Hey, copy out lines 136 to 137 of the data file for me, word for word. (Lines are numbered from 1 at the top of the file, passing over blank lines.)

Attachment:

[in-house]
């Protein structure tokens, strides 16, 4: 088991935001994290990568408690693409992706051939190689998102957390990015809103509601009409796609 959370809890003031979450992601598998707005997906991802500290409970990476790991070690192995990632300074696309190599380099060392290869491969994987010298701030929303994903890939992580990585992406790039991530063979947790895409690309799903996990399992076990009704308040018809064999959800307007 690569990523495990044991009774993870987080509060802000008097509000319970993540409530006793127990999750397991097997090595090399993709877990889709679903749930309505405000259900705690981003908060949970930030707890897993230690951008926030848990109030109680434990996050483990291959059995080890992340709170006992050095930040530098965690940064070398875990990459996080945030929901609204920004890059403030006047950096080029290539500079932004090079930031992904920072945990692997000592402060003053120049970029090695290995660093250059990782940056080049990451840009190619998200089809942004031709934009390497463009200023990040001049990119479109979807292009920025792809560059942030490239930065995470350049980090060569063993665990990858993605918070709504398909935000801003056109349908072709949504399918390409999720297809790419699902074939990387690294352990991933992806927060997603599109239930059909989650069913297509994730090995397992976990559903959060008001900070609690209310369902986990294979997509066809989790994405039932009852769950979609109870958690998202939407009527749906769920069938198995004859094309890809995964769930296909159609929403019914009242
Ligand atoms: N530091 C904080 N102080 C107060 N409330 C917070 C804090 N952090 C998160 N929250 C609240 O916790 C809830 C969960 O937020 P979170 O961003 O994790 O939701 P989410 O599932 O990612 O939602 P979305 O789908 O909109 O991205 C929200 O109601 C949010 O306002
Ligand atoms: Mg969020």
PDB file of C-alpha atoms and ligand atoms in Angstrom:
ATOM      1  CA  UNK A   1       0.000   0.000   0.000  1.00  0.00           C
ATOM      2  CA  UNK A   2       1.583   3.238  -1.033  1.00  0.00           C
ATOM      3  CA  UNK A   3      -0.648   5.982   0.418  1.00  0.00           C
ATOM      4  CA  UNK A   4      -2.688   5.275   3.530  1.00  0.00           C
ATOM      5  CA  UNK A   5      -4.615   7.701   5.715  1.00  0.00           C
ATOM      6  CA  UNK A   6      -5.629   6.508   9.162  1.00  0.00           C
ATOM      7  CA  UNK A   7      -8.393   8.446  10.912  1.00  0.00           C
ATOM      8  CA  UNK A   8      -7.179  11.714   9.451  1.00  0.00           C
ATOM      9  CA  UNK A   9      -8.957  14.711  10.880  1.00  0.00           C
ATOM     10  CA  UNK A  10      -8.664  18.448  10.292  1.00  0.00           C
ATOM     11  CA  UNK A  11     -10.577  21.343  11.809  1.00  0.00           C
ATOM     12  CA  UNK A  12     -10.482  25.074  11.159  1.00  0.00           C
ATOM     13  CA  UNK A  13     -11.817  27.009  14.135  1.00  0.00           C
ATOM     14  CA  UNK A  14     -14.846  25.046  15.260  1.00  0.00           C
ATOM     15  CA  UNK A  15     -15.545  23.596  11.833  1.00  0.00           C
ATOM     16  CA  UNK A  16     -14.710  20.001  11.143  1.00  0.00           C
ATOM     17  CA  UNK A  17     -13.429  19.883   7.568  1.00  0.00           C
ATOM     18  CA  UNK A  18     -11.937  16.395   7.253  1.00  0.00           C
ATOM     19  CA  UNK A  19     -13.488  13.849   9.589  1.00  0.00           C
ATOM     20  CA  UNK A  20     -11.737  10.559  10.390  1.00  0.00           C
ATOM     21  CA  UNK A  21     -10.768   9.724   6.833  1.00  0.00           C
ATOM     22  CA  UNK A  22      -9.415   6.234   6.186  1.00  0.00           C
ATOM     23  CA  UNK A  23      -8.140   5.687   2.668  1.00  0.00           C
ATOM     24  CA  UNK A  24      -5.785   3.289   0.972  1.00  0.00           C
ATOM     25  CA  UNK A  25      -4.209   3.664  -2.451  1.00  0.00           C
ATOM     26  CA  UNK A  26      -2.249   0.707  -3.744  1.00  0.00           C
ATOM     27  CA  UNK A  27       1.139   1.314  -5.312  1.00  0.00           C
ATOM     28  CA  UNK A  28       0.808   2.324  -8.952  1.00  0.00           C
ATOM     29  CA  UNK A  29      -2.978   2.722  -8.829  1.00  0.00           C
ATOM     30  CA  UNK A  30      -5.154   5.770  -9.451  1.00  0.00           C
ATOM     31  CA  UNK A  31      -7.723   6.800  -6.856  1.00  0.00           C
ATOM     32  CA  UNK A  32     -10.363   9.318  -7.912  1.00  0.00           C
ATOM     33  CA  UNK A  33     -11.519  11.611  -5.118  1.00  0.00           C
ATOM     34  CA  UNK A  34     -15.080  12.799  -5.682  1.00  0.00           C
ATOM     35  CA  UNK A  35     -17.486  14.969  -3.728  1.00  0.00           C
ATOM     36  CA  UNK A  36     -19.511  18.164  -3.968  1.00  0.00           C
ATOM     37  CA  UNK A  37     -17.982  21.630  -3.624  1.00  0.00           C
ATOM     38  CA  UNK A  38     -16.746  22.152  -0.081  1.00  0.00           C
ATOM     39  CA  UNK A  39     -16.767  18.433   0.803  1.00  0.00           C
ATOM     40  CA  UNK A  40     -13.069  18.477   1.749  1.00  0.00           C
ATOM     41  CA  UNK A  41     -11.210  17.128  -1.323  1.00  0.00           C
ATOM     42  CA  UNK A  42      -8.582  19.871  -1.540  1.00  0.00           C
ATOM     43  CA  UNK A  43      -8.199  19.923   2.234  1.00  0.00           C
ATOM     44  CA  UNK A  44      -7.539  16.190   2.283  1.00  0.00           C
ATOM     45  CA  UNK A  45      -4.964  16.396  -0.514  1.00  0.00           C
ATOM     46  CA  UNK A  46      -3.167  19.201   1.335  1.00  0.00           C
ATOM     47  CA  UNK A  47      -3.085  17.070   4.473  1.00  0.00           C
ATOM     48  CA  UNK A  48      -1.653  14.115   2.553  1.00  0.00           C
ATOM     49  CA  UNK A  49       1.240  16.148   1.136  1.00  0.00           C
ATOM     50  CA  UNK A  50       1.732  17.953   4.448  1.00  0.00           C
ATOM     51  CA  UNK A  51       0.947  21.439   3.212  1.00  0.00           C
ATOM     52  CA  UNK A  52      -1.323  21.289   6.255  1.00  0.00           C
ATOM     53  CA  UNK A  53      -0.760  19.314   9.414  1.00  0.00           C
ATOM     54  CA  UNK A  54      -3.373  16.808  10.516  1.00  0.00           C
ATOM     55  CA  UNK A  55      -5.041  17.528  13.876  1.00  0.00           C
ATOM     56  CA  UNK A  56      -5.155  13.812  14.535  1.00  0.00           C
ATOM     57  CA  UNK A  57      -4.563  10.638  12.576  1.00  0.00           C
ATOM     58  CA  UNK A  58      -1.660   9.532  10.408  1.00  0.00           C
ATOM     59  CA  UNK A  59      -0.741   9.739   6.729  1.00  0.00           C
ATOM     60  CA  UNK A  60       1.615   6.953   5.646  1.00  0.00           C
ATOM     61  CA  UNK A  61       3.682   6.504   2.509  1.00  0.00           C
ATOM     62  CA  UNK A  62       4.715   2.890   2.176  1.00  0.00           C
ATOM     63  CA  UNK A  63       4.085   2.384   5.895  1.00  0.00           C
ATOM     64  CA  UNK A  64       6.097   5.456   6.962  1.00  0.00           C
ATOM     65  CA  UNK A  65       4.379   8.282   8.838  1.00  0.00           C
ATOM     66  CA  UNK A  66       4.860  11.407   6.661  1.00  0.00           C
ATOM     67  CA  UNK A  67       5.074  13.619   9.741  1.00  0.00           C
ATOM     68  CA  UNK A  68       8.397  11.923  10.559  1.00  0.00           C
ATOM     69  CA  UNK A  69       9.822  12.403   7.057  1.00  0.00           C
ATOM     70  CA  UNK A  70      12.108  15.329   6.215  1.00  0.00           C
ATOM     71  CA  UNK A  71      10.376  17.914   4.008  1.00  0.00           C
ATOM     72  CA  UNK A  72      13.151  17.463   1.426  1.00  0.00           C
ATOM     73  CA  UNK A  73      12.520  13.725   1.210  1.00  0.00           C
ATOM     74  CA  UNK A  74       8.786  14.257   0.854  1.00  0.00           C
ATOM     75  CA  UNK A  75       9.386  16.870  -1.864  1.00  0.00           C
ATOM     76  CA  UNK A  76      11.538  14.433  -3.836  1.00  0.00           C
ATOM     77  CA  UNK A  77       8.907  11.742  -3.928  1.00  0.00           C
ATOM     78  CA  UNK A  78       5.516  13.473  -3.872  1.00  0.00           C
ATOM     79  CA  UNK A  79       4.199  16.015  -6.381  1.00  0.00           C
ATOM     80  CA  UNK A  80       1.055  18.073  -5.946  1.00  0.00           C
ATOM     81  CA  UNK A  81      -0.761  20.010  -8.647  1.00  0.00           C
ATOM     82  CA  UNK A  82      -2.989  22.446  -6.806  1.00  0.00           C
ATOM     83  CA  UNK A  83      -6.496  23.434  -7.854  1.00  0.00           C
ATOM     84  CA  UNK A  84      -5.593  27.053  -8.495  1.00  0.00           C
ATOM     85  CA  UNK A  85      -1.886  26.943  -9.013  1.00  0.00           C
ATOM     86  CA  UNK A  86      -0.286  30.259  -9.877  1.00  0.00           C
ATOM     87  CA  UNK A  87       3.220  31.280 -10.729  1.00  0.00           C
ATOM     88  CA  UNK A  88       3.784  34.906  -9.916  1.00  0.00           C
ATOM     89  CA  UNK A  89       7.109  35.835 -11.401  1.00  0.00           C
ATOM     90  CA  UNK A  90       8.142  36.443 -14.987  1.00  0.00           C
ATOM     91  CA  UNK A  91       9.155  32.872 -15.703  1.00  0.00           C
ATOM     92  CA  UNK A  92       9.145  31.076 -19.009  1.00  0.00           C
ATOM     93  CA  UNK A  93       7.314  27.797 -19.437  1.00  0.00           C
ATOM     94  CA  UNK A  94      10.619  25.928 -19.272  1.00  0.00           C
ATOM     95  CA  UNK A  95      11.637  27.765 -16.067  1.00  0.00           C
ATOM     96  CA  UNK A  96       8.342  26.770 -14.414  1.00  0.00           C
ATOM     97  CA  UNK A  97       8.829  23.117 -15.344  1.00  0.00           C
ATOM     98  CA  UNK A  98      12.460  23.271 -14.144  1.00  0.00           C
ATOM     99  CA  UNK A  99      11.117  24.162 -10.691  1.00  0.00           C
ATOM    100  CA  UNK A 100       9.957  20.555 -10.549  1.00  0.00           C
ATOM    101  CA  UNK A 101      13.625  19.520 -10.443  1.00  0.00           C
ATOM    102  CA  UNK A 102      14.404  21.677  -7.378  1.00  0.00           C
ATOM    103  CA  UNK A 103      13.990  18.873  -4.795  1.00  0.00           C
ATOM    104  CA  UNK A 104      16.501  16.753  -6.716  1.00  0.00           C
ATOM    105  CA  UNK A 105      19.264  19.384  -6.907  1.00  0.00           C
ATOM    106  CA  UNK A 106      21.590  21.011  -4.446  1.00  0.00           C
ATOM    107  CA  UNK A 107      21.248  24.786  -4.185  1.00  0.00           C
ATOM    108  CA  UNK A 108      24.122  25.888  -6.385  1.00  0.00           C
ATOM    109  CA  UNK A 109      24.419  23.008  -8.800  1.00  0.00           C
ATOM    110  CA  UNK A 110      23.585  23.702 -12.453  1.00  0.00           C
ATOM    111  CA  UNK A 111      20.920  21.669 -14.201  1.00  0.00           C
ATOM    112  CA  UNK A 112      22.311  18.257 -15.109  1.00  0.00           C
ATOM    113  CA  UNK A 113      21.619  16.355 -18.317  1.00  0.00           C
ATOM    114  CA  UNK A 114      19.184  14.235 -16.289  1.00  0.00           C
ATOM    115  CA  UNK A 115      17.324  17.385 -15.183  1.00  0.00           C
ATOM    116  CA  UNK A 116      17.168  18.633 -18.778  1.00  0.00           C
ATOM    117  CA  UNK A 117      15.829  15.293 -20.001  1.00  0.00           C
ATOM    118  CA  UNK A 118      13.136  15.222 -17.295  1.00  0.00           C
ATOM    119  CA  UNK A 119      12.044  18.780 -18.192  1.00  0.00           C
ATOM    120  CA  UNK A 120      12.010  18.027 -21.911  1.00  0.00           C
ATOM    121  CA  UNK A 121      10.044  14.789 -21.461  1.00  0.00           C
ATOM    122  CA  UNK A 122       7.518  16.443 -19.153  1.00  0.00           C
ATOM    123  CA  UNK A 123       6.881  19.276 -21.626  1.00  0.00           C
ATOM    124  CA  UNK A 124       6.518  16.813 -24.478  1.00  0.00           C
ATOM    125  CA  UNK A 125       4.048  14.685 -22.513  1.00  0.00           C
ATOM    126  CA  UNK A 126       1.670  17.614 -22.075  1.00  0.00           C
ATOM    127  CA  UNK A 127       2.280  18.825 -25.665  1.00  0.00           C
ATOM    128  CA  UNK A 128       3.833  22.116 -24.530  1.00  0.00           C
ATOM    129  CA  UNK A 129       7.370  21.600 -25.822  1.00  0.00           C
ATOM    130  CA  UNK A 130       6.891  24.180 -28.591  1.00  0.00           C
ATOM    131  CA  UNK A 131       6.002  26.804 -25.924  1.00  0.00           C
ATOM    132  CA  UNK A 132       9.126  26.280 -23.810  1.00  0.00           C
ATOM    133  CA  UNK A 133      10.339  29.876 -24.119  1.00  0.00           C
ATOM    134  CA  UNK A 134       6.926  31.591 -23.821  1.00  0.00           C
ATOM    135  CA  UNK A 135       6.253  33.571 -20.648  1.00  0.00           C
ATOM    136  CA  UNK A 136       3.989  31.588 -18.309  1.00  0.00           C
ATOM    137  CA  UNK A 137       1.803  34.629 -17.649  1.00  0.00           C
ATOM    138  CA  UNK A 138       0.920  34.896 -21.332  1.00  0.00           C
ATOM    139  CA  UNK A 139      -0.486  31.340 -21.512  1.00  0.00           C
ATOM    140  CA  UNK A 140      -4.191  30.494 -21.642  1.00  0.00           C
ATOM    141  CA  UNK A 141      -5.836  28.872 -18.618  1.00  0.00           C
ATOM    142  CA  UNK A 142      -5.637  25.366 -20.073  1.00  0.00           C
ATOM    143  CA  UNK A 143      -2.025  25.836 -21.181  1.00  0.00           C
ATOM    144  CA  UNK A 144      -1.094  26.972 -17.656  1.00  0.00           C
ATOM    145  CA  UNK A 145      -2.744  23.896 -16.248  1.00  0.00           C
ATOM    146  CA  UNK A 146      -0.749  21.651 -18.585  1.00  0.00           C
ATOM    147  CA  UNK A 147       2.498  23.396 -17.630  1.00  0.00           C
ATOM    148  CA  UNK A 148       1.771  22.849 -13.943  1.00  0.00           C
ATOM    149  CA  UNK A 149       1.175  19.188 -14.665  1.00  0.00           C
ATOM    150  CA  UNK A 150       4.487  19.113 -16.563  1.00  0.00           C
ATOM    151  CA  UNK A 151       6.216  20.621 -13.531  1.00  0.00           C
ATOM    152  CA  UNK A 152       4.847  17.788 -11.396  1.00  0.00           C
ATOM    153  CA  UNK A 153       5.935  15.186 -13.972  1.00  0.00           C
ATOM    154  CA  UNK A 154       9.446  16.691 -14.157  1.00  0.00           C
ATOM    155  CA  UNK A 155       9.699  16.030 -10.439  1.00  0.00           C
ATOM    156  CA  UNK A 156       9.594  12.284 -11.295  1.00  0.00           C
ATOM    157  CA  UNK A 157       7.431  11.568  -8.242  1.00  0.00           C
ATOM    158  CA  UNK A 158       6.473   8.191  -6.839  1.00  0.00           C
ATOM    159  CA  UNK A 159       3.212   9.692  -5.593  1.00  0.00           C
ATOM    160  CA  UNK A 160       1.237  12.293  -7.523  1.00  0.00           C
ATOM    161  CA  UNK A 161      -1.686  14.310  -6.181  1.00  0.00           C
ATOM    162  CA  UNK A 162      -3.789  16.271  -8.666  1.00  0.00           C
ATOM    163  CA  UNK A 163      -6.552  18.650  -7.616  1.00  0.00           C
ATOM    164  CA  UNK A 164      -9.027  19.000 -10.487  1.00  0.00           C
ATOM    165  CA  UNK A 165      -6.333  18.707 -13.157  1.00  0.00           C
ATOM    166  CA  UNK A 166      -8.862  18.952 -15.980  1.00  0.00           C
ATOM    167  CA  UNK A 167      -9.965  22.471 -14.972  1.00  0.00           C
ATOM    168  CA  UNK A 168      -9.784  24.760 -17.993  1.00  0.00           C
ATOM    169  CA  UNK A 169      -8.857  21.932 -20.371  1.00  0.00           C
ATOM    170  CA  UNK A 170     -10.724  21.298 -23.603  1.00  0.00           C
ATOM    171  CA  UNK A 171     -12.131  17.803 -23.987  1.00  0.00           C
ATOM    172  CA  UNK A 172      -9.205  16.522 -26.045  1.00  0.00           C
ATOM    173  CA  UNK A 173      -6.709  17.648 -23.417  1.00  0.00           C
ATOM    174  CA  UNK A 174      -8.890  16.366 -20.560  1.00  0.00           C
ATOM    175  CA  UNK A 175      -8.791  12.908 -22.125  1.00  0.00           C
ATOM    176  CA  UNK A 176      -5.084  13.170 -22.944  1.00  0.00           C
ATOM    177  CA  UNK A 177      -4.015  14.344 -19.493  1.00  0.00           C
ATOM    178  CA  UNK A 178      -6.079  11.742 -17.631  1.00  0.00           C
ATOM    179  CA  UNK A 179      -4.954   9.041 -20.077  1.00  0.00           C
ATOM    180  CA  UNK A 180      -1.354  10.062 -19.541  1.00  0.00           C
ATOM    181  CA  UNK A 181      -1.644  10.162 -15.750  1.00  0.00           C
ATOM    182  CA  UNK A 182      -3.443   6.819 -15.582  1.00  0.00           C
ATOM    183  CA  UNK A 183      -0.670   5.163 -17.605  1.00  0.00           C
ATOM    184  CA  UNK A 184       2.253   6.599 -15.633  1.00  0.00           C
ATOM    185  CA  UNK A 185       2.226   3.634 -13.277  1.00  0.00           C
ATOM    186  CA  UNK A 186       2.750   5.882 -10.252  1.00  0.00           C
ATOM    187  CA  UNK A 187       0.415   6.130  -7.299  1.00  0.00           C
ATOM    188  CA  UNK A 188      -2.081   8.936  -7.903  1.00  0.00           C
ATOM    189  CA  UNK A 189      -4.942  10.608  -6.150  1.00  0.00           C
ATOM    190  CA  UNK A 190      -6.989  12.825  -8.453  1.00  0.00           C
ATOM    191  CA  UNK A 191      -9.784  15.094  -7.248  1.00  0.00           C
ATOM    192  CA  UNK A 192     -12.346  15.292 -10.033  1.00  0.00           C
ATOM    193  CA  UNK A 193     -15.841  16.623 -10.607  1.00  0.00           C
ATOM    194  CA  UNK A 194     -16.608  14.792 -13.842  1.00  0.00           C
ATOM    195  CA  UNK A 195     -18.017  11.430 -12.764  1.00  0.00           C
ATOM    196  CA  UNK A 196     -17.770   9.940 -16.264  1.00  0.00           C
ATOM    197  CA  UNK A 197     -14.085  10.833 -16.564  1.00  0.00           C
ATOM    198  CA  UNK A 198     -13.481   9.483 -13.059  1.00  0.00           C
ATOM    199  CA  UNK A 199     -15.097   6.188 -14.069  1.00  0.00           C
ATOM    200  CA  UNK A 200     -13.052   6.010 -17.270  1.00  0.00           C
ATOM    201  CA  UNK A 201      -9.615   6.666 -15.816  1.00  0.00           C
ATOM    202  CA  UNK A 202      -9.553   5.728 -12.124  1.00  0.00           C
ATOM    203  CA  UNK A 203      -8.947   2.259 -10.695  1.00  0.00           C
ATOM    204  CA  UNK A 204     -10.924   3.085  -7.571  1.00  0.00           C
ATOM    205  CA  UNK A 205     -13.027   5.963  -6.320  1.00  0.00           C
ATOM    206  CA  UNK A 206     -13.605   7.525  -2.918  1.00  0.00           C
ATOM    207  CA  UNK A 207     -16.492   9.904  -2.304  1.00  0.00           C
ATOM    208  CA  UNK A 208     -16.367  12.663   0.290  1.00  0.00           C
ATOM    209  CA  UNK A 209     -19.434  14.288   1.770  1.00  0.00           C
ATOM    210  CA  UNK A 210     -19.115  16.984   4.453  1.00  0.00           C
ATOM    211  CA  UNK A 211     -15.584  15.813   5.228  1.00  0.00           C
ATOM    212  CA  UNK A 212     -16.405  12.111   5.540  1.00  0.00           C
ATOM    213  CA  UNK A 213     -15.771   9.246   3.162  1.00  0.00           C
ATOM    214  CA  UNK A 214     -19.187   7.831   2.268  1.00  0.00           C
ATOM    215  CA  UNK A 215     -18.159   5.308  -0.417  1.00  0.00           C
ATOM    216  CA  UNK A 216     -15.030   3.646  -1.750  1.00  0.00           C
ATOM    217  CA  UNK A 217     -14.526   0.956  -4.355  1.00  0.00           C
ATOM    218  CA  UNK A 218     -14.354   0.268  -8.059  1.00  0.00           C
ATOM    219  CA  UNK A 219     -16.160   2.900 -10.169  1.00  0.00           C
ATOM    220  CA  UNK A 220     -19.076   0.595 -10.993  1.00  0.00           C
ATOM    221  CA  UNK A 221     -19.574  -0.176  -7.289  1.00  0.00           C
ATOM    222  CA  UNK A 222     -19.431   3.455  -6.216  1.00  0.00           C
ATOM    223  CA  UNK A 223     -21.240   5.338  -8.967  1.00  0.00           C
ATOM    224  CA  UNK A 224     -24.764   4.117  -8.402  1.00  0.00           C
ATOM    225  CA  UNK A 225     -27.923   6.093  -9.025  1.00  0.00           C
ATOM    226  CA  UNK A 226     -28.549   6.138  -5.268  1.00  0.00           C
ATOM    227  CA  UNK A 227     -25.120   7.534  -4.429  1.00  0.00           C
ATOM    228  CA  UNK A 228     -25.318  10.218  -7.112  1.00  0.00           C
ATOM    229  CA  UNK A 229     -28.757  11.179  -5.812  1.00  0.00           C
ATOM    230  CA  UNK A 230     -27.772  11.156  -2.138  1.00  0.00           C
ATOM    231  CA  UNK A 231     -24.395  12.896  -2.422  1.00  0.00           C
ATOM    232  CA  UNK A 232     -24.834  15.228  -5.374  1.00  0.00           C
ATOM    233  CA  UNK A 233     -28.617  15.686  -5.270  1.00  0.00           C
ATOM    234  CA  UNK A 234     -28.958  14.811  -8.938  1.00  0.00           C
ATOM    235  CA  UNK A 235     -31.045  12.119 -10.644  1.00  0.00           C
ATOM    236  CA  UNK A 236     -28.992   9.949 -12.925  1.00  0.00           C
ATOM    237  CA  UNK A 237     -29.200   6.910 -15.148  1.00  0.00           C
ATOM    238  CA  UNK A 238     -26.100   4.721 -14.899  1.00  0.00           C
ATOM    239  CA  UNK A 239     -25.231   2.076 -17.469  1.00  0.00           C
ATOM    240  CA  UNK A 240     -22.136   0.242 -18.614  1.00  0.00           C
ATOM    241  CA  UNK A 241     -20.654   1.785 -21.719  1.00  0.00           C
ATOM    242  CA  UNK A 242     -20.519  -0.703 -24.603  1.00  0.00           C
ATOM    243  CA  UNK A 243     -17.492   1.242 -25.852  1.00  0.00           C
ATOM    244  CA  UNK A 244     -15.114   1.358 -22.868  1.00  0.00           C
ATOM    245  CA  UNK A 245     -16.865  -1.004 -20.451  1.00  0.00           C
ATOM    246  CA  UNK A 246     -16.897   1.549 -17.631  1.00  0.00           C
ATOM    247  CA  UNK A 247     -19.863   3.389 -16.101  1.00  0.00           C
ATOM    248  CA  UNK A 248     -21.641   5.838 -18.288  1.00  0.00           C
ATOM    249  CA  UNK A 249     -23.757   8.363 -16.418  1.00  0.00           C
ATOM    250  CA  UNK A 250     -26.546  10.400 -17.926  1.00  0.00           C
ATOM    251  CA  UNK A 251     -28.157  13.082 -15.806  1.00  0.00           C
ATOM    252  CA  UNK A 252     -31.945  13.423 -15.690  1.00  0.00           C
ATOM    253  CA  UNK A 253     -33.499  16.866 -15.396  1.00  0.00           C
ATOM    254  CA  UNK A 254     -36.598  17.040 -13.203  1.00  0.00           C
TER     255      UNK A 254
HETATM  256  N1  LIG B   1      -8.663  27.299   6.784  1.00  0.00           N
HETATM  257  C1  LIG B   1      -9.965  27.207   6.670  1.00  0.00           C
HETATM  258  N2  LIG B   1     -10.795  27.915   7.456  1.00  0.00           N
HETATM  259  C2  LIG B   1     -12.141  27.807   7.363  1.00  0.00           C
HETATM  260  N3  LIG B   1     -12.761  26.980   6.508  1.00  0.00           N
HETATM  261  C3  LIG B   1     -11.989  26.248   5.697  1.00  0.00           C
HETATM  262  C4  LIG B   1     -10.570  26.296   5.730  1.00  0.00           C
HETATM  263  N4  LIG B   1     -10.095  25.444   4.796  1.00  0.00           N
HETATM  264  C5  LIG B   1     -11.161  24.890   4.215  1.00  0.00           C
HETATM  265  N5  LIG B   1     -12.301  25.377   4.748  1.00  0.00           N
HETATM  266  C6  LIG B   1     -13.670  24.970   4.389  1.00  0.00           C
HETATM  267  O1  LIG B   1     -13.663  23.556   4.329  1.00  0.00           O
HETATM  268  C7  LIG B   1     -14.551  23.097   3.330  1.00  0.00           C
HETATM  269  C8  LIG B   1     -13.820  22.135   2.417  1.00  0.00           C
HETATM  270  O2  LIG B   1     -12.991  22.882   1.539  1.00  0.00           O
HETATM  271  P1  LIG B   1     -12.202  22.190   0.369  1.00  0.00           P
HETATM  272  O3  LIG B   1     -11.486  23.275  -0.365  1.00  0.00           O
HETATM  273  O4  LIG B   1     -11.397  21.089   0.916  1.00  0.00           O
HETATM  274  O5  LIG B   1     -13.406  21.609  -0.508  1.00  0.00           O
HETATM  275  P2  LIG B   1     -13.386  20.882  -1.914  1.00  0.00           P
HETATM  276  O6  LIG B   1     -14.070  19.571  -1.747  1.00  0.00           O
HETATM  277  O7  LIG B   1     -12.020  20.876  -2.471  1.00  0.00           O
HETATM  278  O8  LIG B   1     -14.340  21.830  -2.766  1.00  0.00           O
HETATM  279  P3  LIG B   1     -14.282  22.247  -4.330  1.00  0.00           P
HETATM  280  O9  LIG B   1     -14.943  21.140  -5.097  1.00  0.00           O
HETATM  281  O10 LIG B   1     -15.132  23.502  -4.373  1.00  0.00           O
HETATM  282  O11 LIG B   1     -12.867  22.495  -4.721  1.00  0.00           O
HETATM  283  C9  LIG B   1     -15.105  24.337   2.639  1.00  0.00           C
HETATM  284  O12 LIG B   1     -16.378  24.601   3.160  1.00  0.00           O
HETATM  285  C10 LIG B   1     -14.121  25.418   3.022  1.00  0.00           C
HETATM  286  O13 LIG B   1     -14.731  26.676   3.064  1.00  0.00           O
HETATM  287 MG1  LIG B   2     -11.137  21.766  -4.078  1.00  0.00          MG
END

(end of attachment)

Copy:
ATOM    131  CA  UNK A 131       6.002  26.804 -25.924  1.00  0.00           C
ATOM    132  CA  UNK A 132       9.126  26.280 -23.810  1.00  0.00           C